Music festivals, more late-night food and drink options part of Vancouver mayor’s vision for improved nightlife

On Thursday, Mayor Kennedy Stewart announced the launch of a new Office for Night Time Economy aimed at boosting Vancouver’s nightlife.

“People love the mountains and water, but why you come to cities is because you want to have a good time and have experiences you can’t have anywhere else,” said Stewart during a Thursday morning news conference.

“It’s the heartbeat of any major city.”

A team run by the Hospitality Vancouver Association (HVAN) will manage the office on an interim basis, spending the summer consulting with industry experts from various fields, including the service industry, transportation, police, arts and culture, and tourism.

“I genuinely look forward to the day that we can have announcements about what’s happening in downtown Vancouver and our hospitality industry that start at 9:30 at night,” said Nolan Marshall III, president and CEO of the Downtown Vancouver Business Improvement Association.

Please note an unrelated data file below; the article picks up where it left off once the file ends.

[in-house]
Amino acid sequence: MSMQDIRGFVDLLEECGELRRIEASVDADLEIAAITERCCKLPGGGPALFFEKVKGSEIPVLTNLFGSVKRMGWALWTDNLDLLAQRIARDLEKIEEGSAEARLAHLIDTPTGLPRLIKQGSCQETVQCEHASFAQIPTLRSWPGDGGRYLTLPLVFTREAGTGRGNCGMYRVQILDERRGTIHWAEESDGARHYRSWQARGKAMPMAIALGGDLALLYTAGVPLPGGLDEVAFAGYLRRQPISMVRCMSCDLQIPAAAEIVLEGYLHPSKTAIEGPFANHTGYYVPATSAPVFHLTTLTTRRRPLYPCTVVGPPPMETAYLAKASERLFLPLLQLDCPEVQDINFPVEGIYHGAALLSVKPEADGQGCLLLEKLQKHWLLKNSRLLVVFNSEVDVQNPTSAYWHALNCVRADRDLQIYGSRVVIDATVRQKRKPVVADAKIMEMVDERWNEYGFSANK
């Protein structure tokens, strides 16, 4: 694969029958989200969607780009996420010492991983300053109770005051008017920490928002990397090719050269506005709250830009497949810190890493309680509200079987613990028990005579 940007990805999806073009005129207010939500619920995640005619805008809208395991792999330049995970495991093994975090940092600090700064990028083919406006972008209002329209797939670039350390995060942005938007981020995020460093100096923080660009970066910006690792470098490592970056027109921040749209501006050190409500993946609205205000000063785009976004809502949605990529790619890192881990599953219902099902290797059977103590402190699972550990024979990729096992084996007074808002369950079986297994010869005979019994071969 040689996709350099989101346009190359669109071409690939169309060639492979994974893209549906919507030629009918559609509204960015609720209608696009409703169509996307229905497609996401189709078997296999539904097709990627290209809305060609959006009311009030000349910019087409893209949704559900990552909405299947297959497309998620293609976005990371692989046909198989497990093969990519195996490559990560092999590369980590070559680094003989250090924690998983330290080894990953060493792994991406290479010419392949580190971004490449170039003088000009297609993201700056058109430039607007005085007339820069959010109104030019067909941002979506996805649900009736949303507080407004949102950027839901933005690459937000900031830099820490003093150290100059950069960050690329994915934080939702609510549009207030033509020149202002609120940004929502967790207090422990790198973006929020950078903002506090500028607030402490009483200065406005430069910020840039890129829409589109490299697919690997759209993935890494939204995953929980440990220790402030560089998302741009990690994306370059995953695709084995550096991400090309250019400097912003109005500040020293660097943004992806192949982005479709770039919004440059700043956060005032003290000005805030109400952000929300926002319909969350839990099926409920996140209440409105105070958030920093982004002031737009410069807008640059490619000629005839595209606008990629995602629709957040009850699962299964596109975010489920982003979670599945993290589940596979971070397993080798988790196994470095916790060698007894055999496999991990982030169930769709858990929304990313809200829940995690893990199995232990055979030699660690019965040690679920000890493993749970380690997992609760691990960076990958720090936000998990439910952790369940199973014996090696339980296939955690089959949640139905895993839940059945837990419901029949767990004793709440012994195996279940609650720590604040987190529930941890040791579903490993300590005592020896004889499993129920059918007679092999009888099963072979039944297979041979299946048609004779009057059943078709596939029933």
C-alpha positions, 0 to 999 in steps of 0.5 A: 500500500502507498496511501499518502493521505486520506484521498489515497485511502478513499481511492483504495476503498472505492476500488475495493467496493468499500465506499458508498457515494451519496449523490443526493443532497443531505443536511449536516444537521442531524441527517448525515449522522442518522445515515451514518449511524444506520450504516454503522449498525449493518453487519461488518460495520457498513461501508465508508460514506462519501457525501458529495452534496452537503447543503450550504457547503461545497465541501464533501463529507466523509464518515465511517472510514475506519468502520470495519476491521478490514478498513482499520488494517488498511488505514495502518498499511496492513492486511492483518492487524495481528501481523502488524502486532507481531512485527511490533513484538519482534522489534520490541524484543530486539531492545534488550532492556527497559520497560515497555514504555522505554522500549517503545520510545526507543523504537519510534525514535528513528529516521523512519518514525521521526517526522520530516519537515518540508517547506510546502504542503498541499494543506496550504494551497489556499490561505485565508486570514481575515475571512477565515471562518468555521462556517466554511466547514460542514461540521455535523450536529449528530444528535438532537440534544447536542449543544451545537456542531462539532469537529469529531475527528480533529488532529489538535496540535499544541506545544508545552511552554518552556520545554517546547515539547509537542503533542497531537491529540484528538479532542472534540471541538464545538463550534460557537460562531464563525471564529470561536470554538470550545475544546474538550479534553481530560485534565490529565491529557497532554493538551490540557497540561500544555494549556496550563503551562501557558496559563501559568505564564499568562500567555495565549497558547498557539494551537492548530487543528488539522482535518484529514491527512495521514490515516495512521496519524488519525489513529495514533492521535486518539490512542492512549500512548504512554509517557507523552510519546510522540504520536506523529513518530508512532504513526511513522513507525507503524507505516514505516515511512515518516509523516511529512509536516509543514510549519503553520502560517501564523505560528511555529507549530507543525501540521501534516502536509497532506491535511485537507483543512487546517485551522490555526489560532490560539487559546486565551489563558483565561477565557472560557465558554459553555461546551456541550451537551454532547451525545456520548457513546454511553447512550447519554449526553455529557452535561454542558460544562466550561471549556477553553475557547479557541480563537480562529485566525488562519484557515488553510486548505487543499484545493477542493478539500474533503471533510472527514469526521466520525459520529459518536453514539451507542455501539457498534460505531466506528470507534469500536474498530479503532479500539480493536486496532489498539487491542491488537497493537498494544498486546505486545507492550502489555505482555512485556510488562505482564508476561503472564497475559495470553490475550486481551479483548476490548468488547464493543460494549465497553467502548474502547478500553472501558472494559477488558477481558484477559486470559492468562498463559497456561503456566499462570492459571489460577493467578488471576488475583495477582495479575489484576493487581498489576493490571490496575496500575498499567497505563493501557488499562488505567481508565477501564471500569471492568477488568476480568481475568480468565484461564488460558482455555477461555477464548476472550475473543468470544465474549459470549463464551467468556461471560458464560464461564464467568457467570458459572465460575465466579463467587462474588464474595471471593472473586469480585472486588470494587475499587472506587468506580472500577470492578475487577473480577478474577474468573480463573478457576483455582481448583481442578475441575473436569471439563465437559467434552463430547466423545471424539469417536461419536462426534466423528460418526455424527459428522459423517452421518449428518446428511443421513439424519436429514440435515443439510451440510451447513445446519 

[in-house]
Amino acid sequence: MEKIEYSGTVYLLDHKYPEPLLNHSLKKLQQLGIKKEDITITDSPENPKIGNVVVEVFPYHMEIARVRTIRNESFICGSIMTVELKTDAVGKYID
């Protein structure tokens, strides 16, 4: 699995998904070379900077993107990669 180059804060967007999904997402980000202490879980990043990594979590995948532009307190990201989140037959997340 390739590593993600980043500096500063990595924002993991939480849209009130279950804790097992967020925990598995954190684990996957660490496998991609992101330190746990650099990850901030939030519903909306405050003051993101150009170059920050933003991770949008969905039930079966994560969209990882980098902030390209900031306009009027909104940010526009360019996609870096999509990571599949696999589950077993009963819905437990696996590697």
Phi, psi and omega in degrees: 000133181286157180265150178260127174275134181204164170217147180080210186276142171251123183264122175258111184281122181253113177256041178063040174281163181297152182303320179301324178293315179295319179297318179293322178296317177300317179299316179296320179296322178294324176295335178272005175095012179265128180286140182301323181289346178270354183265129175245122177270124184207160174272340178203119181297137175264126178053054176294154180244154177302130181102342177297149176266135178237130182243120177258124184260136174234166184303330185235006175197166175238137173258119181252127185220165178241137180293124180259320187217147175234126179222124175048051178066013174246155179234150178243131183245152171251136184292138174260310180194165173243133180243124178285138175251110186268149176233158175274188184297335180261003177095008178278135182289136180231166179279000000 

The mayor’s office tells CTV News it’s already looking into increasing capacity limits and extending closing hours to 3 am for bars and night clubs in the downtown core.

The idea was inspired by other well-known international cities.

“Leading cities like London, New York and Amsterdam benefit from having a comprehensive strategy for their night-time economy — those hours between 6 pm and 6 am that define a city’s dynamism and vitality,” said Royce Chwin, president and CEO of Destination Vancouver .

The idea of ​​a night-time strategy isn’t new. Back in 2018, city council even heard from the Amsterdam Night Mayor, a direct advisor to the Mayor of Amsterdam.

Some believe the announcement could be a game-changer for the service industry.

“People say Vancouver is a no fun city. It’s not, because we’ve got the consumers and the businesses that are ready to go,” said Jeff Guignard, executive director of the BC Alliance of Beverage Licensees.

“This is really exciting.”

The Vancouver Police Department tells CTV News it will need time to evaluate any changes made by the city. However, a VPD spokesperson says bigger crowds and more people entering the city would result in more police service calls.

The Mayor’s office tells CTV News that the VPD will be part of the consultation process.

The Office for Night Time Economy report is due in the fall.

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